If you listen to Joel Osteen and Joyce Meyer, if you take what they teach seriously, it will not be good for you. It will be detrimental to your long-term growth as a follower of Jesus.

What came to mind as you read that? As I read that post I imagined what some people might be thinking, such as (that often misquoted) "do not judge" of Matthew 7:1. But is airing the proverbial "dirty laundry" of others necessarily wrong, and especially if they're church leaders? No, we are not to judge in a condemnation sort of way, but we are to judge in a discernment kind of way, and especially, I would argue, when it comes to leaders of the church who have the power of influencing others with their teaching/preaching.

It all reminded me of another post, one that I wrote several years ago, and which I entitled On Critically Testing Church Leaders. Part of the reflection in that post centred on Revelation 2:2, which in the Amplified says, "I know your industry and activities, laborious toil and trouble, and your patient endurance, and how you cannot tolerate wicked [men] and have tested and critically appraised those who call [themselves] apostles (special messengers of Christ) and yet are not, and have found them to be imposters and liars" (emphasis mine). As I meditated further on that verse I mused,

What I noticed here is that Jesus commends them for testing and critically appraising. This may sound harsh, but Jesus is not against them for this, but rather commends them for taking such action. Jesus does rebuke the church at Ephesus for something else, but He first commends them for testing those who called themselves apostles. The result of the test is that these so-called “apostles” were found to be impostors and liars. If this was true already back then in the church of Ephesus, does it not stand to reason that the same thing could be true today? Of course it would, and maybe even more so today.

At the risk of offending some still further with this post, and based upon Jesus' words to the Ephesian church, could it be that calling out the likes of Joel Osteen and Joyce Meyer (popular as they are), and others like them who would espouse a "different gospel," is actually also somewhat commendable? Taken one step further, if doing so saves a sister or brother from potential spiritual ruin, is that then really wrong? What, if anything, should we say to someone dear to us who may have been exposed to a "different gospel?" If, out of our desire for political correctness we say nothing, and if they end up becoming spiritually lost, are we then also guilty by default if (heaven forbid) they end up also being "eternally condemned?" Have you ever wondered about such things? At the very least, perhaps it's something to think about.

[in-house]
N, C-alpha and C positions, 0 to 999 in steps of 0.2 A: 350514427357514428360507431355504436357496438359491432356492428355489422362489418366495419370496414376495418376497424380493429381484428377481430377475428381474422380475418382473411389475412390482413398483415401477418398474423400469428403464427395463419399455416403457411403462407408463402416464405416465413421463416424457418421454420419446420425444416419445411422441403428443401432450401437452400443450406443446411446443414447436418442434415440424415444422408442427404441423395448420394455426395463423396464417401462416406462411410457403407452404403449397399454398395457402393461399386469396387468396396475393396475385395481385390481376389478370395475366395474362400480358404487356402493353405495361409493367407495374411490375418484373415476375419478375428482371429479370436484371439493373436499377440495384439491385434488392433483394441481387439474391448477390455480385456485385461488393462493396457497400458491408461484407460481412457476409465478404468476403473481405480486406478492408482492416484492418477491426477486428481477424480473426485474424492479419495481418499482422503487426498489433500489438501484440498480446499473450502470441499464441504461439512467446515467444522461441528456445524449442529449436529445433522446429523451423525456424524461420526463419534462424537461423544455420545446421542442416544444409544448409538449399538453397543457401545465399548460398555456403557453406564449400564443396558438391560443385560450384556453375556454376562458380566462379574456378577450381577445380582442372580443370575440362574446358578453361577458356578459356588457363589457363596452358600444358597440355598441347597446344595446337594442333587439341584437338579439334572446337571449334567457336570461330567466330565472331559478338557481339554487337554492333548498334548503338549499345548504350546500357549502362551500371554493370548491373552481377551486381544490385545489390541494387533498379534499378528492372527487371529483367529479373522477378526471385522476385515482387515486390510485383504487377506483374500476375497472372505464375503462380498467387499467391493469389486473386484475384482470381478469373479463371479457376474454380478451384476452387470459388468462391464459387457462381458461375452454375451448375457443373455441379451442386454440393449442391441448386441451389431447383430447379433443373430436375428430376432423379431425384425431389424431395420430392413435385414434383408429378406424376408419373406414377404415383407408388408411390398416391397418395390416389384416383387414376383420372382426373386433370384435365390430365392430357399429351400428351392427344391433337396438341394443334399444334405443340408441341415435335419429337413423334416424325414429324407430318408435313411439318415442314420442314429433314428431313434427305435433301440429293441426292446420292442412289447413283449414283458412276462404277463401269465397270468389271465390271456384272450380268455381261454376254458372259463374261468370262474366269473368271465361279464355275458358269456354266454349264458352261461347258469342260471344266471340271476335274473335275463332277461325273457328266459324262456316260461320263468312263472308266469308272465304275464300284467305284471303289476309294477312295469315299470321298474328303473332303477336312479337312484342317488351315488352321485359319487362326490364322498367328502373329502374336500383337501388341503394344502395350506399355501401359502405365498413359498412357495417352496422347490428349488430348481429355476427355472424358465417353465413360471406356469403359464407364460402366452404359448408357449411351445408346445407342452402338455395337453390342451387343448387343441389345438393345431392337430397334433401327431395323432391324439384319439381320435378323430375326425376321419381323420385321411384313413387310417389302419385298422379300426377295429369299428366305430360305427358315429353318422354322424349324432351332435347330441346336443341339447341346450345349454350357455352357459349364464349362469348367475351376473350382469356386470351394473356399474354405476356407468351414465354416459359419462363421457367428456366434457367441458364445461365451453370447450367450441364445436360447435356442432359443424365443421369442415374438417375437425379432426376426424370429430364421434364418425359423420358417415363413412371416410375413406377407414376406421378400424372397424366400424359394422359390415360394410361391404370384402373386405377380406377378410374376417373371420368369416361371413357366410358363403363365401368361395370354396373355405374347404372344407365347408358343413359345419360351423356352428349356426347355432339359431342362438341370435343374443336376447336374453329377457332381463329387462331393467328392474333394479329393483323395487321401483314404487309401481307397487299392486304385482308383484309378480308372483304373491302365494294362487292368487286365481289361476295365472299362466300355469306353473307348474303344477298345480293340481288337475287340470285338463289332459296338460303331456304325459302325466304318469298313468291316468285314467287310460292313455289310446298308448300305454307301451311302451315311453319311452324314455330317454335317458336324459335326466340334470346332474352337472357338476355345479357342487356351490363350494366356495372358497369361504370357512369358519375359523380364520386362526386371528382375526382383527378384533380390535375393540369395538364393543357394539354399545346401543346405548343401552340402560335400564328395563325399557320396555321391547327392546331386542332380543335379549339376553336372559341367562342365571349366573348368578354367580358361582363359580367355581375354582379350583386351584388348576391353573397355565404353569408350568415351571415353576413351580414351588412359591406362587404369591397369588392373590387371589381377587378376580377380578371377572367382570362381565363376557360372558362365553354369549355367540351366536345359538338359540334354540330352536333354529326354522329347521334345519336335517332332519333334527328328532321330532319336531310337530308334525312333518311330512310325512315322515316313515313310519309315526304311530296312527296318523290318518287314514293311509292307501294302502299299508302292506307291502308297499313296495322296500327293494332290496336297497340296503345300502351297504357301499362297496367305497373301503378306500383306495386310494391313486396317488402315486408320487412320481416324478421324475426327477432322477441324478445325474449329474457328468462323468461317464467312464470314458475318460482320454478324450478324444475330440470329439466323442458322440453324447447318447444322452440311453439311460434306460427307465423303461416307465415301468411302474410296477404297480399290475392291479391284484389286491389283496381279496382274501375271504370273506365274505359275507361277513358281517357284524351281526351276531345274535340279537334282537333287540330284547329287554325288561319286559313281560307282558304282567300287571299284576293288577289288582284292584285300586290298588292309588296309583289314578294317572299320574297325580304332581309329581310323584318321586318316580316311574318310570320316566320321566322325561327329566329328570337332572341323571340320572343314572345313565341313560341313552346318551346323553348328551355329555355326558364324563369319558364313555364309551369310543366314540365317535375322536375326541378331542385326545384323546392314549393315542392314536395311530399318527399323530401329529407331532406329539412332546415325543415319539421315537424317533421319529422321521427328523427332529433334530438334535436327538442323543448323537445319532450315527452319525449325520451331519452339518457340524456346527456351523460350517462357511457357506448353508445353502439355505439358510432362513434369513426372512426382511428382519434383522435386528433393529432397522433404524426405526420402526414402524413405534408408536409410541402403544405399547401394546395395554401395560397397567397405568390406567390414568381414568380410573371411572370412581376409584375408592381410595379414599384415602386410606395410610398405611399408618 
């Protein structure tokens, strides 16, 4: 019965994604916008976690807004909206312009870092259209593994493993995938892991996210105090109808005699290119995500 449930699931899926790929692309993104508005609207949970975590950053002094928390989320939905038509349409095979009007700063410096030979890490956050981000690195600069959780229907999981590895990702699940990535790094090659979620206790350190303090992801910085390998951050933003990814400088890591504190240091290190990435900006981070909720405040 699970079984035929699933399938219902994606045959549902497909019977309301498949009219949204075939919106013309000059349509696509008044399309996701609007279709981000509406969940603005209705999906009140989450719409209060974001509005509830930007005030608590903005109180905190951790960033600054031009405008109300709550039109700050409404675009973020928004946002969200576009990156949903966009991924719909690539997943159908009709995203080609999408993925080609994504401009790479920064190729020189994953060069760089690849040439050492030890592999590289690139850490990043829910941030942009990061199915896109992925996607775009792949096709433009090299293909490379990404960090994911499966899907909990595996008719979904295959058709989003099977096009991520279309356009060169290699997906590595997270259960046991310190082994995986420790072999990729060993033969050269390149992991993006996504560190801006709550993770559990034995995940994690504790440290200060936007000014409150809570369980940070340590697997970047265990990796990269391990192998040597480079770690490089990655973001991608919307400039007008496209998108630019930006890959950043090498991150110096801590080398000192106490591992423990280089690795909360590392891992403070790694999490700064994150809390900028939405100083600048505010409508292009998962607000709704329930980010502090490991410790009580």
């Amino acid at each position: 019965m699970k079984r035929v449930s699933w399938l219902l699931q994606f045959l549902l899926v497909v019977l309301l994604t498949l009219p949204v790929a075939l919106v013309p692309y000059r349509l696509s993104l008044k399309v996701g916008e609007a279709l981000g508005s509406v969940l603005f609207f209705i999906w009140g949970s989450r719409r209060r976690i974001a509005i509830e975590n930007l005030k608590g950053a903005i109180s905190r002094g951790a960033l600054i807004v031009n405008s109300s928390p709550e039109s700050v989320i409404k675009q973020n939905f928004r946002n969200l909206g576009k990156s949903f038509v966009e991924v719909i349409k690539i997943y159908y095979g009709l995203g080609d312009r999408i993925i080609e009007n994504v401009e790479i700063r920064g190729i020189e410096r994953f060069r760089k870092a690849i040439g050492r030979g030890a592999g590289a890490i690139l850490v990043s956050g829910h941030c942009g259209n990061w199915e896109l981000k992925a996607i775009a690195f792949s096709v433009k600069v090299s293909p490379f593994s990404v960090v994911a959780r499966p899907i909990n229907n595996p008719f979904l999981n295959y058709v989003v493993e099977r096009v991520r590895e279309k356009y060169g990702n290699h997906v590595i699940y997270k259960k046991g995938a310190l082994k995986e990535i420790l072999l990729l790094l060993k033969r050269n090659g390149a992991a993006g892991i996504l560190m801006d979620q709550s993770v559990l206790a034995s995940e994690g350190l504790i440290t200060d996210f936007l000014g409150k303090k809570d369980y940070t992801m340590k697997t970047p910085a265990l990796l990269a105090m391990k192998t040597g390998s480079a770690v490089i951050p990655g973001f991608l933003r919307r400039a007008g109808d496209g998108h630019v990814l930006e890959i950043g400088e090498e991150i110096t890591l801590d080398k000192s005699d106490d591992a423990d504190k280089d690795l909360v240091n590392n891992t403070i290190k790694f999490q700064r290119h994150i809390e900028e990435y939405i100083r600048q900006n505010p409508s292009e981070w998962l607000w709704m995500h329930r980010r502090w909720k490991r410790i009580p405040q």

Finally, in case you missed it in Henderson's post, here again is the video he featured by John Piper on the Prosperity Gospel. If nothing else, it ought to make us all sit up and say, "Hmm."



For Discussion:
  • Is there a parallel between Paul's "different gospel" in Galatians and the Prosperity Gospel? Why or why not?
  • Should church leaders be "tested and critically appraised" and called out if they're believed to be in error? Why or why not?
  • Do you agree with John Piper's views on the Prosperity Gospel? Why or why not?

Photo Credit: Patrick Marione, Flickr Creative Commons


*Judaizers: Basically the Judaizers were a group of people who attempted to impose the laws and standards of Judaism upon the early church. This included such legalisms as requiring Gentile coverts to be circumcised and to keep the Mosaic law. At the risk of causing offence, I would argue that any "Christian" with legalistic or religious tendencies is basically also a Judaizer by nature and as such the same harsh words from Paul may apply to him or her. But that's just my humble opinion.